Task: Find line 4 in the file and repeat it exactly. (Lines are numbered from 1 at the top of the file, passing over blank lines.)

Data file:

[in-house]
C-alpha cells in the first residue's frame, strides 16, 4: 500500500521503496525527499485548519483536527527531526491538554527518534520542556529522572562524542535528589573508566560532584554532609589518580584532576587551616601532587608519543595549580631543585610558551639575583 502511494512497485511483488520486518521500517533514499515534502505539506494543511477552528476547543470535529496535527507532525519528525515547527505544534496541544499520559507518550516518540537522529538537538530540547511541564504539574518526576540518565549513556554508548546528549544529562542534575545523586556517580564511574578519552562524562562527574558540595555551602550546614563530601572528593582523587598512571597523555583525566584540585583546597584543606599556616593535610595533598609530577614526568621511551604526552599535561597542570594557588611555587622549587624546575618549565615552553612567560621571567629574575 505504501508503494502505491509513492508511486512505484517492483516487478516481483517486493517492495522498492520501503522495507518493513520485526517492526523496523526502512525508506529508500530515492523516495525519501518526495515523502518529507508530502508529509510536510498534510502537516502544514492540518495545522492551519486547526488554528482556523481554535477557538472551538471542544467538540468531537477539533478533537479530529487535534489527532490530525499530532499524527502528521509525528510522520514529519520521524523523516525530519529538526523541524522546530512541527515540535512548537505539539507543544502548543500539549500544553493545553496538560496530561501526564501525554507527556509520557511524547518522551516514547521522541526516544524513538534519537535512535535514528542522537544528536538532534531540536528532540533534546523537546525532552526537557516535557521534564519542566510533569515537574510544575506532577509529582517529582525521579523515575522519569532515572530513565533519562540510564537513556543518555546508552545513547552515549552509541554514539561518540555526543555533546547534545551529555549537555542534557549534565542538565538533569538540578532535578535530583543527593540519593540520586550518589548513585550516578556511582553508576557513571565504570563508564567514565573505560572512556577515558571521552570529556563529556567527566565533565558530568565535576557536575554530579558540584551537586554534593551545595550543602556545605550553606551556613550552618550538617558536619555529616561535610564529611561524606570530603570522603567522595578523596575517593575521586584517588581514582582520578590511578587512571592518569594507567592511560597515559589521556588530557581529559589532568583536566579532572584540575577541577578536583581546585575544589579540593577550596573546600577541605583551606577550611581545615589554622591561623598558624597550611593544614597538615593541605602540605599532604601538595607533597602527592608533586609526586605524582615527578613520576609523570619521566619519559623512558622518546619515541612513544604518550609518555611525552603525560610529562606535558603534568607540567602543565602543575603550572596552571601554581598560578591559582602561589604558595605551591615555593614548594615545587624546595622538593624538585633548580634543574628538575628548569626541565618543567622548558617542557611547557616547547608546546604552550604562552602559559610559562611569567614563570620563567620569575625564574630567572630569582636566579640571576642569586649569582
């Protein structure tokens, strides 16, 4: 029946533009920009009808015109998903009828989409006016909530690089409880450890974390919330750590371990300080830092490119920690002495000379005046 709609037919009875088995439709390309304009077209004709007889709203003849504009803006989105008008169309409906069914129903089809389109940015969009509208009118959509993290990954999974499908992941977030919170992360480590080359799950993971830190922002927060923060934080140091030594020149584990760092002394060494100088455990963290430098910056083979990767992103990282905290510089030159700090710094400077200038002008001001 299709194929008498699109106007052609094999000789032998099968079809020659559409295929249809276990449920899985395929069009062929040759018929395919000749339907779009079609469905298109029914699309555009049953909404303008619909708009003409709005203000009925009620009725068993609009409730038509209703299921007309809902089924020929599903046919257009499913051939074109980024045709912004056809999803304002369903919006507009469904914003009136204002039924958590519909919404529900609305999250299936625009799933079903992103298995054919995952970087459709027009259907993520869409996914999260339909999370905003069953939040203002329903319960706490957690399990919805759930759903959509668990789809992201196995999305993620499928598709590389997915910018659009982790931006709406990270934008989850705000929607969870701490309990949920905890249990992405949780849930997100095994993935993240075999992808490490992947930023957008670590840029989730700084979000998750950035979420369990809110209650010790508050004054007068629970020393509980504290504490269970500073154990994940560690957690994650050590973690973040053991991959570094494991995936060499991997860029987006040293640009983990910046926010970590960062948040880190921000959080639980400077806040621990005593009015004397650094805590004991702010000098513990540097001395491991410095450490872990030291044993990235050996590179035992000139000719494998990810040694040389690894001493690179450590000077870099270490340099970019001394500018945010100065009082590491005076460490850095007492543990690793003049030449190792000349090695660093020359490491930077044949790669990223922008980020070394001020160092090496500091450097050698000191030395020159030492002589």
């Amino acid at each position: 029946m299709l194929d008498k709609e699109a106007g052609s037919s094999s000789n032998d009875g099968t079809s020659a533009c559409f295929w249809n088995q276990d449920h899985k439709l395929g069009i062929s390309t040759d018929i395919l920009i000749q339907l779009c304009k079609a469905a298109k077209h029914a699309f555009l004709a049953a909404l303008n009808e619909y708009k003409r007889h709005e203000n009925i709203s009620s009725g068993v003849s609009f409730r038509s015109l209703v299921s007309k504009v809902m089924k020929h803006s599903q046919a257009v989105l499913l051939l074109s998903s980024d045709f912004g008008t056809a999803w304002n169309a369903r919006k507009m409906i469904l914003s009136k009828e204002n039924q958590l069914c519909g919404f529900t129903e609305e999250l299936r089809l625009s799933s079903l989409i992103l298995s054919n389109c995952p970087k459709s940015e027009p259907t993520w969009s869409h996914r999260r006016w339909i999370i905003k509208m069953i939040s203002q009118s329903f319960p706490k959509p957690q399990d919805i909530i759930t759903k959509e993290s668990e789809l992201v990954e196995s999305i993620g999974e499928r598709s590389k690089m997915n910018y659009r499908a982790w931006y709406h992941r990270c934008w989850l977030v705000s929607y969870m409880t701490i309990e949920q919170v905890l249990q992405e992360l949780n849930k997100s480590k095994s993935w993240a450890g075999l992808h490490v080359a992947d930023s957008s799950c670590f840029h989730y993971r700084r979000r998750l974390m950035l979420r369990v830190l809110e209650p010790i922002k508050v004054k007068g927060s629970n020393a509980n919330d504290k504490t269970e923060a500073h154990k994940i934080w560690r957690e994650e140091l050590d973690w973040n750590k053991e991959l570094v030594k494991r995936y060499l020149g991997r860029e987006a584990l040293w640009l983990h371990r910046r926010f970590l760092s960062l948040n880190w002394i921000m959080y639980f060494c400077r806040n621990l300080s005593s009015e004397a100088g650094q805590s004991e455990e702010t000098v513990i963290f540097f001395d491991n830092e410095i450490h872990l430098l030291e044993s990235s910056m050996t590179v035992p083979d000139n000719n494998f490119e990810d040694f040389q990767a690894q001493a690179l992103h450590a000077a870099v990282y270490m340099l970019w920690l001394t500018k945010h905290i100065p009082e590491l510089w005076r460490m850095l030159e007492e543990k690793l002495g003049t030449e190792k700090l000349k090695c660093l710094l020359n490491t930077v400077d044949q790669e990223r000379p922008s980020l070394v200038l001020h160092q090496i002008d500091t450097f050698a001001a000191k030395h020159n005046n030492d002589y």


């Amino acid at each position: 029946m299709l194929d008498k709609e699109a106007g052609s037919s094999s000789n032998d009875g099968t079809s020659a533009c559409f295929w249809n088995q276990d449920h899985k439709l395929g069009i062929s390309t040759d018929i395919l920009i000749q339907l779009c304009k079609a469905a298109k077209h029914a699309f555009l004709a049953a909404l303008n009808e619909y708009k003409r007889h709005e203000n009925i709203s009620s009725g068993v003849s609009f409730r038509s015109l209703v299921s007309k504009v809902m089924k020929h803006s599903q046919a257009v989105l499913l051939l074109s998903s980024d045709f912004g008008t056809a999803w304002n169309a369903r919006k507009m409906i469904l914003s009136k009828e204002n039924q958590l069914c519909g919404f529900t129903e609305e999250l299936r089809l625009s799933s079903l989409i992103l298995s054919n389109c995952p970087k459709s940015e027009p259907t993520w969009s869409h996914r999260r006016w339909i999370i905003k509208m069953i939040s203002q009118s329903f319960p706490k959509p957690q399990d919805i909530i759930t759903k959509e993290s668990e789809l992201v990954e196995s999305i993620g999974e499928r598709s590389k690089m997915n910018y659009r499908a982790w931006y709406h992941r990270c934008w989850l977030v705000s929607y969870m409880t701490i309990e949920q919170v905890l249990q992405e992360l949780n849930k997100s480590k095994s993935w993240a450890g075999l992808h490490v080359a992947d930023s957008s799950c670590f840029h989730y993971r700084r979000r998750l974390m950035l979420r369990v830190l809110e209650p010790i922002k508050v004054k007068g927060s629970n020393a509980n919330d504290k504490t269970e923060a500073h154990k994940i934080w560690r957690e994650e140091l050590d973690w973040n750590k053991e991959l570094v030594k494991r995936y060499l020149g991997r860029e987006a584990l040293w640009l983990h371990r910046r926010f970590l760092s960062l948040n880190w002394i921000m959080y639980f060494c400077r806040n621990l300080s005593s009015e004397a100088g650094q805590s004991e455990e702010t000098v513990i963290f540097f001395d491991n830092e410095i450490h872990l430098l030291e044993s990235s910056m050996t590179v035992p083979d000139n000719n494998f490119e990810d040694f040389q990767a690894q001493a690179l992103h450590a000077a870099v990282y270490m340099l970019w920690l001394t500018k945010h905290i100065p009082e590491l510089w005076r460490m850095l030159e007492e543990k690793l002495g003049t030449e190792k700090l000349k090695c660093l710094l020359n490491t930077v400077d044949q790669e990223r000379p922008s980020l070394v200038l001020h160092q090496i002008d500091t450097f050698a001001a000191k030395h020159n005046n030492d002589y």